As yesterday’s tragedy is reviewed in excruciating detail, I wanted to try to give my non-running friends some perspective. Yes, the Boston Marathon is run on “Patriots Day”. Yes, yesterday was “Tax Day”. Yes, the marathon was a worldwide event with lots of spectators. For people who have no concept of what it is like to run a marathon, they must all seem the same. I’m sure you realize Boston is important the same way you know the Masters, Wimbledon, and the Daytona 500 are important. But the Boston Marathon is different.
On March 27 I registered for the Marine Corps Marathon. It will be my second marathon. The first was the 2011 Disney Marathon. I had only been running a few years and I knew nothing about the sport. I just knew I could run that race as long as I paid my money and registered before it was full.
Every year, more and more people are running marathons. The Marine Corps Marathon filled up in less than 3 hours last year. That’s how I remember the exact date when I registered – the only day you can register. I sat at my computer at 11:59 watching the second hand and poised to click refresh on my web browser. I battled an overloaded web site for an hour and fifteen minutes before I finally got in. That still doesn’t come close to what it takes to get to run Boston. It doesn’t even scratch the surface.
You see, running is a very inclusive sport. To run in most races, you usually just have to pay your money and sign up in time. For most marathons, you have about 6 hours to finish (14 minute per mile pace which is really a brisk walk).
Boston is different. It is THE marathon. Unlike other Marathons, there is a “qualifying standard”. That means to even have a chance to enter, you must complete a qualifying marathon under the required time within 18 months of the race. If you are a woman and over the age of 80, that means 5 hours and 25 minutes. I am in the second fastest group – men 35-39. My Boston qualifying time (BQ time) is 3:10. That is a 7:14 per mile pace. To put that in perspective, 1,675 men in the 34-39 age range started the 2013 Disney marathon – a certified BQ course. 26 finished under the official BQ limit of 3:10:59. Stephane Boehm of Nice, France finished 27th – ahead of 1,648 men his age, 153rd of 20,734 total finishers and failed to qualify for Boston by 50 seconds (less than 2 seconds per mile). My fastest 5k (3.1 mile) race to date was 22:37 or a 7:16 pace. If I could run that pace for 26.2 miles (which I cannot) I would have finished just behind Stephane and still would not have qualified for Boston.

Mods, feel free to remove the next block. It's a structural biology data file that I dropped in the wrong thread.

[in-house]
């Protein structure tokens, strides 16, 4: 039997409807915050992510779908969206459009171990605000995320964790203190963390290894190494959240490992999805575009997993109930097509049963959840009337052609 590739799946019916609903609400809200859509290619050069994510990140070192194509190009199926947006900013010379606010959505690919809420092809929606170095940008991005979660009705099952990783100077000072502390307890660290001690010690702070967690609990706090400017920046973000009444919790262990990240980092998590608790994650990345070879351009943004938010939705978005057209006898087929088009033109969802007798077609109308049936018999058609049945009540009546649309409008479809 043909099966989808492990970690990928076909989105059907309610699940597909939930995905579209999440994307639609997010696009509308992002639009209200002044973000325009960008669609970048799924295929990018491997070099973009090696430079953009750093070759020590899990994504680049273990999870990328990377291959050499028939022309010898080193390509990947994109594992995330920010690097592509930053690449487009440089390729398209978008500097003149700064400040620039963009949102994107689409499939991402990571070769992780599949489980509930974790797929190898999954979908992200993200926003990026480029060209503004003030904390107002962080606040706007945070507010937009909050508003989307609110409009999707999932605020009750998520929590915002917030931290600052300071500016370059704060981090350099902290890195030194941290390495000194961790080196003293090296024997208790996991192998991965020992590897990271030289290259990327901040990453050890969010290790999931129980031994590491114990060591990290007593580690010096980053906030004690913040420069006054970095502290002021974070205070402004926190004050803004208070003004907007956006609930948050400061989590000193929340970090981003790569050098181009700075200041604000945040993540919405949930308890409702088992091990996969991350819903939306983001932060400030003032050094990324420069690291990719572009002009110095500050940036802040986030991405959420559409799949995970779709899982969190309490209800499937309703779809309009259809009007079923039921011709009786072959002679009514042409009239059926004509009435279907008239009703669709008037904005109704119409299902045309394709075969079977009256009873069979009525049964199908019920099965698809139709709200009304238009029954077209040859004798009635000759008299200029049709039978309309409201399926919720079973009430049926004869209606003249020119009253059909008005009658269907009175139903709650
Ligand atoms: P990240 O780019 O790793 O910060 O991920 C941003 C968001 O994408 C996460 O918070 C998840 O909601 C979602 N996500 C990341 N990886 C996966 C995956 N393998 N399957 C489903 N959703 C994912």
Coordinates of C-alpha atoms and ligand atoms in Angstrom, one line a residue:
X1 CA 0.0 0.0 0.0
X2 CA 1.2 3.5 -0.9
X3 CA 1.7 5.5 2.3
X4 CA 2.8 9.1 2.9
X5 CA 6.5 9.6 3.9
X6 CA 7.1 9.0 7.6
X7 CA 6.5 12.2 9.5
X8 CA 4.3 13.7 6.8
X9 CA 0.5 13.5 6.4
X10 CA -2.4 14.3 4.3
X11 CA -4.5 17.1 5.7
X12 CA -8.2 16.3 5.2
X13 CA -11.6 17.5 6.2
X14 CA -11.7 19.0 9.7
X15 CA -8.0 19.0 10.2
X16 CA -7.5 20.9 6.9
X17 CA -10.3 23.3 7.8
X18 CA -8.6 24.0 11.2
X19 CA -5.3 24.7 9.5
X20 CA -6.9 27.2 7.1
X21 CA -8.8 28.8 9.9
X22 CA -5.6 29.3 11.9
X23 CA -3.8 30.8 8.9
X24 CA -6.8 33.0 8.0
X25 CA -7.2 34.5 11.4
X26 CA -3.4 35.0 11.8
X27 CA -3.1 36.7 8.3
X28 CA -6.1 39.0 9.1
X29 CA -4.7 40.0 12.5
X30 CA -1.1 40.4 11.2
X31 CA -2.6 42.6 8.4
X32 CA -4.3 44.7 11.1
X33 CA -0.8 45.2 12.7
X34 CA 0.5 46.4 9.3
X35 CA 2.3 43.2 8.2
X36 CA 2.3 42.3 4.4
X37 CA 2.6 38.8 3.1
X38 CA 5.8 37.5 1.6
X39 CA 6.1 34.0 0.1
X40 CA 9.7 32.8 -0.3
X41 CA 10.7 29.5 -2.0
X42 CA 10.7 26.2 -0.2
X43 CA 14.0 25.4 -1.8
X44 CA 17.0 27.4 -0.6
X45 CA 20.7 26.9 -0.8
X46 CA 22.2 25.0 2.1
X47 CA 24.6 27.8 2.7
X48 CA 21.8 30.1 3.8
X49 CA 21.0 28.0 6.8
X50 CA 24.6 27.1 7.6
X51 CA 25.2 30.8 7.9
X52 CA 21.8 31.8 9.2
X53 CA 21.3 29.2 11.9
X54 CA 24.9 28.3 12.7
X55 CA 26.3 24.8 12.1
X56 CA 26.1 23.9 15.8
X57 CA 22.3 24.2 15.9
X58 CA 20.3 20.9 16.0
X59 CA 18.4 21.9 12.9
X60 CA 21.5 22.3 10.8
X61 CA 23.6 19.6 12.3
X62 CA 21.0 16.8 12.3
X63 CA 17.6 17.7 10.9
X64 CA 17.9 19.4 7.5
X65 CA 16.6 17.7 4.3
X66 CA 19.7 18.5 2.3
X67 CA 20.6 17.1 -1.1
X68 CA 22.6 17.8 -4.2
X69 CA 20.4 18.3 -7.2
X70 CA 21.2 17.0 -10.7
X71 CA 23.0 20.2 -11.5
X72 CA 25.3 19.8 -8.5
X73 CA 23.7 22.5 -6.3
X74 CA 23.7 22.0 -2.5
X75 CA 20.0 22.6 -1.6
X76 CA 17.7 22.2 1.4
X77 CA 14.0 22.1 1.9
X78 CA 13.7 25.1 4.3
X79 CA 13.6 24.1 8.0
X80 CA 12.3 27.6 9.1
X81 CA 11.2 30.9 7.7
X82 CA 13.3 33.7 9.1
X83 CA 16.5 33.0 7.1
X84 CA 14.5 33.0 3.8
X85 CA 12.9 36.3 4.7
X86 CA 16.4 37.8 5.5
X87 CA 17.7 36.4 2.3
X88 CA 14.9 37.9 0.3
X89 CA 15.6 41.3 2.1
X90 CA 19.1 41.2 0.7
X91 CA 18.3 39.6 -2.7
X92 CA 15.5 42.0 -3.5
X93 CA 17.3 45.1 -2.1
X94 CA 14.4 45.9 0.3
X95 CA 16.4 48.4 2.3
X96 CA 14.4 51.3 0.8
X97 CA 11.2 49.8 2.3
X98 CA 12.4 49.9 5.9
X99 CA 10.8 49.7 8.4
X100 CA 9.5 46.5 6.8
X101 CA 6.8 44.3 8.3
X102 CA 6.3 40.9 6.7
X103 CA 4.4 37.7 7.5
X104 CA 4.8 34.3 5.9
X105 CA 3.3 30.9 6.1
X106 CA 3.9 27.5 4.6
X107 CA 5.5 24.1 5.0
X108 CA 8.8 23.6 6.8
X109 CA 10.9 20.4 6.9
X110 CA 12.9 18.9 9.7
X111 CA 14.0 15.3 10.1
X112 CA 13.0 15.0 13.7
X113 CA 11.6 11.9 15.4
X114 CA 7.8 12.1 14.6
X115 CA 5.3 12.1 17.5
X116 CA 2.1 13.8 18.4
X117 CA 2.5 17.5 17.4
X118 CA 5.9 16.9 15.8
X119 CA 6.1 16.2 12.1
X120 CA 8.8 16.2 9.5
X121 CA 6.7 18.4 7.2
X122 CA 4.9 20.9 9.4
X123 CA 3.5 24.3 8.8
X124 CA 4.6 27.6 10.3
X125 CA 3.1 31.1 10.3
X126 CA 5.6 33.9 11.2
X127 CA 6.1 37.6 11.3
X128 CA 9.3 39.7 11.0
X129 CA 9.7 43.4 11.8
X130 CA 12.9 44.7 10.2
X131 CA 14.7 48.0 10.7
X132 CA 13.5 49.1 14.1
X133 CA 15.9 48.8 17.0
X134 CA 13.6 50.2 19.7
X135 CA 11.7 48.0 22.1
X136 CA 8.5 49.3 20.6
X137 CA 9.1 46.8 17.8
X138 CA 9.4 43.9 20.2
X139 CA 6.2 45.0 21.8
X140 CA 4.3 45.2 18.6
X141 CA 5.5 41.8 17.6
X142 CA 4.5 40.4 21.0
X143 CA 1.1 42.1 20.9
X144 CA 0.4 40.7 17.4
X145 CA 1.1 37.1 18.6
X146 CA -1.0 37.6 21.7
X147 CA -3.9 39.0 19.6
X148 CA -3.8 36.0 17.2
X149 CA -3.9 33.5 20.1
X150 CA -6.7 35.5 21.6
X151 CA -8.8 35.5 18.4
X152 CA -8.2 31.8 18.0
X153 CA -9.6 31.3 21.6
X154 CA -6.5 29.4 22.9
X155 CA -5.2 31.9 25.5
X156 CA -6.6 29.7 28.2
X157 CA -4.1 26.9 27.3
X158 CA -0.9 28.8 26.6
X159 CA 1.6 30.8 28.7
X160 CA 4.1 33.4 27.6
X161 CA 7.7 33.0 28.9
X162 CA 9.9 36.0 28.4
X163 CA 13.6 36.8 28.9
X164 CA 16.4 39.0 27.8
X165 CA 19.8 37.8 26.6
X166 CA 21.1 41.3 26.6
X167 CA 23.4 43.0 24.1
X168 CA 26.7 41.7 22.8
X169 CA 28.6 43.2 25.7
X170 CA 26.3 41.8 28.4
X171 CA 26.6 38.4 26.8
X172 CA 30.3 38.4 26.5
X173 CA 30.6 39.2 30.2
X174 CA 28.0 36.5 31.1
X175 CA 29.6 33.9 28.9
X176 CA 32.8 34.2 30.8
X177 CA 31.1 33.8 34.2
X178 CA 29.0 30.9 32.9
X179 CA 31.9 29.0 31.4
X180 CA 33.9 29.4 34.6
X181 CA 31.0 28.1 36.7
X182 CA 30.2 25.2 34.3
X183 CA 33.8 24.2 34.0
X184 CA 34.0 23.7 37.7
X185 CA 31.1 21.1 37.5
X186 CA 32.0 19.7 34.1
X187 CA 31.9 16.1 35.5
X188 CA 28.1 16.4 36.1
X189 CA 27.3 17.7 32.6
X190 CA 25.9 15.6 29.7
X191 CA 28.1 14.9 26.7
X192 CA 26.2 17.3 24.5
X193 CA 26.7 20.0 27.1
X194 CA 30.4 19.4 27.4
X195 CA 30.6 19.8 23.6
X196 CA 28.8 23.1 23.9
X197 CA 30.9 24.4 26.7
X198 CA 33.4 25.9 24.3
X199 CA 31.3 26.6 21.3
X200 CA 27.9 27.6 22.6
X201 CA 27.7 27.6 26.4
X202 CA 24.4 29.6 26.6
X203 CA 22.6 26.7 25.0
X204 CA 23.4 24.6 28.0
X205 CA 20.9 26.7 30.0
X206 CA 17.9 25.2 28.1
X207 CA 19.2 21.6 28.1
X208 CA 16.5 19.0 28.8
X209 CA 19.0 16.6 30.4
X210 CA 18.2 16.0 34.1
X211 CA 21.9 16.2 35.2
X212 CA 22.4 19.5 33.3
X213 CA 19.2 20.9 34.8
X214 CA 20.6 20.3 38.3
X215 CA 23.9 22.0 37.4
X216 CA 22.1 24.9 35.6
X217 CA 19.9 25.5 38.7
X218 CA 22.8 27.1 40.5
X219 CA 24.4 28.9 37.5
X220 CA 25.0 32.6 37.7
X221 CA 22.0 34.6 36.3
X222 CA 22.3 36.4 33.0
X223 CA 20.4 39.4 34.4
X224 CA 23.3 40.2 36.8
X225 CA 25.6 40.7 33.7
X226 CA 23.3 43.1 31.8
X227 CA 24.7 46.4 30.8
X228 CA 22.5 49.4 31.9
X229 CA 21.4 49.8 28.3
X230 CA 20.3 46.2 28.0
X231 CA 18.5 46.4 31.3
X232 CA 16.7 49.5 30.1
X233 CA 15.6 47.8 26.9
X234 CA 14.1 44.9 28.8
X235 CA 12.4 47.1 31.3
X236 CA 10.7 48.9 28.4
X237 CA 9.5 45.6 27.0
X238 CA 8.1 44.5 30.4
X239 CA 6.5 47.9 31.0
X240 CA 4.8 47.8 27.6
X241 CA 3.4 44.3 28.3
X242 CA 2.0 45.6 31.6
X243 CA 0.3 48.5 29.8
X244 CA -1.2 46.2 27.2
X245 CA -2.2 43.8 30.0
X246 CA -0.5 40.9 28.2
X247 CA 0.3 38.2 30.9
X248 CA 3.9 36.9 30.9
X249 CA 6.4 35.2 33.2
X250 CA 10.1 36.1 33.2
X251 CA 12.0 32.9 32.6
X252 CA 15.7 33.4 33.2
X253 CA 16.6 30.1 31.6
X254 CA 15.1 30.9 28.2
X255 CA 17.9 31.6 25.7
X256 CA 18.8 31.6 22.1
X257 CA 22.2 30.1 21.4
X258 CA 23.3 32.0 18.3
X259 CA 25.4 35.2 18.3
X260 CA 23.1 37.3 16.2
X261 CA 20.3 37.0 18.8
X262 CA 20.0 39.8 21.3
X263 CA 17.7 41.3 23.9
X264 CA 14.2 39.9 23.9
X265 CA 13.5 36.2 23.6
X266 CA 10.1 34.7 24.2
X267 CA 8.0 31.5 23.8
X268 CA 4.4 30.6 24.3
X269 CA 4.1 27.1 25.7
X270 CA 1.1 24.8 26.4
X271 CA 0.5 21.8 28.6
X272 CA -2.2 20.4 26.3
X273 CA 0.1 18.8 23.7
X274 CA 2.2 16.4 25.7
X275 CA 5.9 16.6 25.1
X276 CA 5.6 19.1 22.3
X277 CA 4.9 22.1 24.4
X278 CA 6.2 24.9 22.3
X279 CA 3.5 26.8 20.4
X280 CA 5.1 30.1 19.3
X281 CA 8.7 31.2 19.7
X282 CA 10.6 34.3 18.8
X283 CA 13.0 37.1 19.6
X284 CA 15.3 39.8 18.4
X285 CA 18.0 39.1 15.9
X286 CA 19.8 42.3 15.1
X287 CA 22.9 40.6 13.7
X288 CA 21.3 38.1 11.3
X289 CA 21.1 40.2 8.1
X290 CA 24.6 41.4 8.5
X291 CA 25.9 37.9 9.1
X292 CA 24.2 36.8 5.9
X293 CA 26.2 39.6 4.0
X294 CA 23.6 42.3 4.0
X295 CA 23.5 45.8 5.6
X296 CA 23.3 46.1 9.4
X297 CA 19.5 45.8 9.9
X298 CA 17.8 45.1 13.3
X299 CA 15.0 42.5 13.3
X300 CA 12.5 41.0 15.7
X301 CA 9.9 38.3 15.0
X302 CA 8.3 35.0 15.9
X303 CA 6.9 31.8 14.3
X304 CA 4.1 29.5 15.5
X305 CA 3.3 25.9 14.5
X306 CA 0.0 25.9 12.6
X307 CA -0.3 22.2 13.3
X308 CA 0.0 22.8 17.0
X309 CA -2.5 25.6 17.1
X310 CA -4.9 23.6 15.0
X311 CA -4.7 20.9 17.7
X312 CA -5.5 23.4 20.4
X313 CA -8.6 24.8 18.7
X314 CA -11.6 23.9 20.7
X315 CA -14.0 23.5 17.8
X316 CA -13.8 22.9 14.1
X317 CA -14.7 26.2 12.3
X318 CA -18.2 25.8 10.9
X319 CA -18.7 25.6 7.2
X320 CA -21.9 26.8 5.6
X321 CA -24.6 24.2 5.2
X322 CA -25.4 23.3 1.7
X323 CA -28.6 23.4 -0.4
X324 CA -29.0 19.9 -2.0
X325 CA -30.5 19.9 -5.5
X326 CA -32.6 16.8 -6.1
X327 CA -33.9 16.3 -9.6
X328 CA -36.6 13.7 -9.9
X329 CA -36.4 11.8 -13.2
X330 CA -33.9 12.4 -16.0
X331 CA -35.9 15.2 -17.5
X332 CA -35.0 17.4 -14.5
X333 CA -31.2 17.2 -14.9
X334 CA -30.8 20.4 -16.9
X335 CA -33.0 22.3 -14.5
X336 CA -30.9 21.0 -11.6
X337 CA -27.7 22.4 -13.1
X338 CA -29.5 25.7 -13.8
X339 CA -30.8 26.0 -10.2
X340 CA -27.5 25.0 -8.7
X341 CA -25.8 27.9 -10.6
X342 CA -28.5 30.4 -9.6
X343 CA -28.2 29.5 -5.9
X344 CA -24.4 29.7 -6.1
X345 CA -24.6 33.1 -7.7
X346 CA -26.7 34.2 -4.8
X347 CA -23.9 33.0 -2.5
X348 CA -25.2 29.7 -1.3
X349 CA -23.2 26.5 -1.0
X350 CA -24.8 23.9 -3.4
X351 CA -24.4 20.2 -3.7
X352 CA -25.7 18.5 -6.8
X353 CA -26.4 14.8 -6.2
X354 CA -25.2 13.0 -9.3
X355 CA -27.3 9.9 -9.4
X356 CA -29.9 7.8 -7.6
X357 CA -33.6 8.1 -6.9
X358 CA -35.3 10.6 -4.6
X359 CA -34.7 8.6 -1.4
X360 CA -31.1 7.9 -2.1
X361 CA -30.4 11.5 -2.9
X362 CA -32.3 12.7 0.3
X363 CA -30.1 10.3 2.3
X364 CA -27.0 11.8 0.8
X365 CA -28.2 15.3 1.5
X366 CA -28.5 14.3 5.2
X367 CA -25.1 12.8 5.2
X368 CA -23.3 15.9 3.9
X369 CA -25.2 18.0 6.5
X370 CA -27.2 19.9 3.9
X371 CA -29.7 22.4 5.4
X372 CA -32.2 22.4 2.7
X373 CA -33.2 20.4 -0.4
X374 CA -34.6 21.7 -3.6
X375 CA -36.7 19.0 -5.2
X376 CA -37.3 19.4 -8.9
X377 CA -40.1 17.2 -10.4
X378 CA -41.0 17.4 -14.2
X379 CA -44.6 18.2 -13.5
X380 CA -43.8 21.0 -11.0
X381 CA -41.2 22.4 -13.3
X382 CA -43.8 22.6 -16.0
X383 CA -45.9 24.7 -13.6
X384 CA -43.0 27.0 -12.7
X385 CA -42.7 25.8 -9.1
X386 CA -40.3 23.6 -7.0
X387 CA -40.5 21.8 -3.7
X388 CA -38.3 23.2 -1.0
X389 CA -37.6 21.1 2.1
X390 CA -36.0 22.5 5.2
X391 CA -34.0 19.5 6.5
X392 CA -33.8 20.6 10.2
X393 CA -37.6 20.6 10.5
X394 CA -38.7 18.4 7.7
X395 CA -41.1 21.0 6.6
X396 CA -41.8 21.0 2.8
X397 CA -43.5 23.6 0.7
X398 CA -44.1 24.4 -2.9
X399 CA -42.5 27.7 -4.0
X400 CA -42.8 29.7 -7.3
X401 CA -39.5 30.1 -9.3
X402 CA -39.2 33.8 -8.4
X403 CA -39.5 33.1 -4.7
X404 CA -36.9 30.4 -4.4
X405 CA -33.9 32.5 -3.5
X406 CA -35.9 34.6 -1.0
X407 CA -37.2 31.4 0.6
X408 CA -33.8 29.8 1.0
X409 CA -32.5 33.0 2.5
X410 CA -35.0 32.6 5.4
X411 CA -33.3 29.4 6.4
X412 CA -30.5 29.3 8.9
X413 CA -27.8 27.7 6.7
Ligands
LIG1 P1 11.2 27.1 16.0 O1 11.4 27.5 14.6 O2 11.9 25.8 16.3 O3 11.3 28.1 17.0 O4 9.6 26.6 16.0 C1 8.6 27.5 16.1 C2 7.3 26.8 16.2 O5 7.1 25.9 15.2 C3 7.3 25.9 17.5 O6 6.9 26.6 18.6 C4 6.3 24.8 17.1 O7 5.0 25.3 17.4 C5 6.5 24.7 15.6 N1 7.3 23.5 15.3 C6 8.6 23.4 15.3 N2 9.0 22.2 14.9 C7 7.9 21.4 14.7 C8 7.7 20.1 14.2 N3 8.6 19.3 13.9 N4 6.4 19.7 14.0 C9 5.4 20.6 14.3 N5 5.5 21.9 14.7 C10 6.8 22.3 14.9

I don’t know if Stephane Boehm had any intention of entering the 2014 Boston Marathon but I guarantee that countless others who failed to finish the Disney and many other races around the world within the BQ standard were devastated. To complete a marathon takes months of training. Most training plans last 16-18 weeks and assume you can run 10 miles or so before you even start. To qualify for Boston can take YEARS of running 40-50 miles a week including running 20 miles or more at least once before each race. You will wear out countless pairs of shoes, run through minor injuries, and rehab major ones. You will be chased by dogs, taunted by teenagers in passing cars, get rained on, trip and fall over a crack in the sidewalk, spend a fortune on Gatorade and gel (semi-liquid sugar packets), convince your closest family members and friends that you are a lunatic, and strain your relationship with your significant other. And you still might not get in. You see starting in 2013 it wasn’t enough to just meet the BQ standard and then be one of the first to sign up. The faster you ran the better your chance of getting a spot.
THAT is what is particularly disturbing to runners about the bombing in Boston. This was not just a sporting event. The spectators killed and injured were not just fans. They were also family members and friends. They were the people who supported the runners through what is probably the toughest amateur qualification process in the world. Many people dream of running a marathon, but many of those who have dream of running Boston. They put post-its with their BQ time on their mirror and memorize their mile split times and get a “BQ” tattoo when they qualify. It is a lifelong pursuit. THAT is what was attacked for runners – the living embodiment of a dream.
So I will apologize collectively for us if we seem to be taking this very personally. We are a bit “off” to begin with, you know. However, hopefully you have a little bit better view into our crazy world and how it is now particularly crazy, sad, and broken.